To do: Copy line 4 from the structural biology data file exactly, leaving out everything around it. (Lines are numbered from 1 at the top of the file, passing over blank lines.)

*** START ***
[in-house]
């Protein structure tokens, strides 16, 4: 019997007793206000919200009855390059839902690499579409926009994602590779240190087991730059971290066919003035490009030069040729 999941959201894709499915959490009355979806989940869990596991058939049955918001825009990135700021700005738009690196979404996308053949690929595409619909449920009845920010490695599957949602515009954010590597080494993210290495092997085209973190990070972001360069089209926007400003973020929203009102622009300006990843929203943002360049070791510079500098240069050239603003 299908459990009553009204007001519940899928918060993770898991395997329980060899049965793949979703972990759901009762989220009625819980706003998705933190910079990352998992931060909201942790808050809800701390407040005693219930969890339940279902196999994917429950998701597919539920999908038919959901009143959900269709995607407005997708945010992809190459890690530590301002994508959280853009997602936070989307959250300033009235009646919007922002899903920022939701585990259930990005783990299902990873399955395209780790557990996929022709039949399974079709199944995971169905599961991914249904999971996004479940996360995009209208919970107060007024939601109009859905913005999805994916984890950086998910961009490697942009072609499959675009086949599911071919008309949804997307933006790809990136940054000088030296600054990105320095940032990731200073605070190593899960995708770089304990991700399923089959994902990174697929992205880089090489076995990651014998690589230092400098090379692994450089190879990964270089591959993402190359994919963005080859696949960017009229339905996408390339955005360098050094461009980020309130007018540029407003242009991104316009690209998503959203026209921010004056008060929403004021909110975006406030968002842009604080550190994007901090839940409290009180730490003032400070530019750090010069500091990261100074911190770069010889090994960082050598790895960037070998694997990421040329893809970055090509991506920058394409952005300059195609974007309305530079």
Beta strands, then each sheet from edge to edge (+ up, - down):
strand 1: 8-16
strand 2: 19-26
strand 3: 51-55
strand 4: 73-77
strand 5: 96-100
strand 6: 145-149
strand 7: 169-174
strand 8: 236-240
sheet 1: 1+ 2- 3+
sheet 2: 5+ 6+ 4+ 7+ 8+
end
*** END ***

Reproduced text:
strand 1: 8-16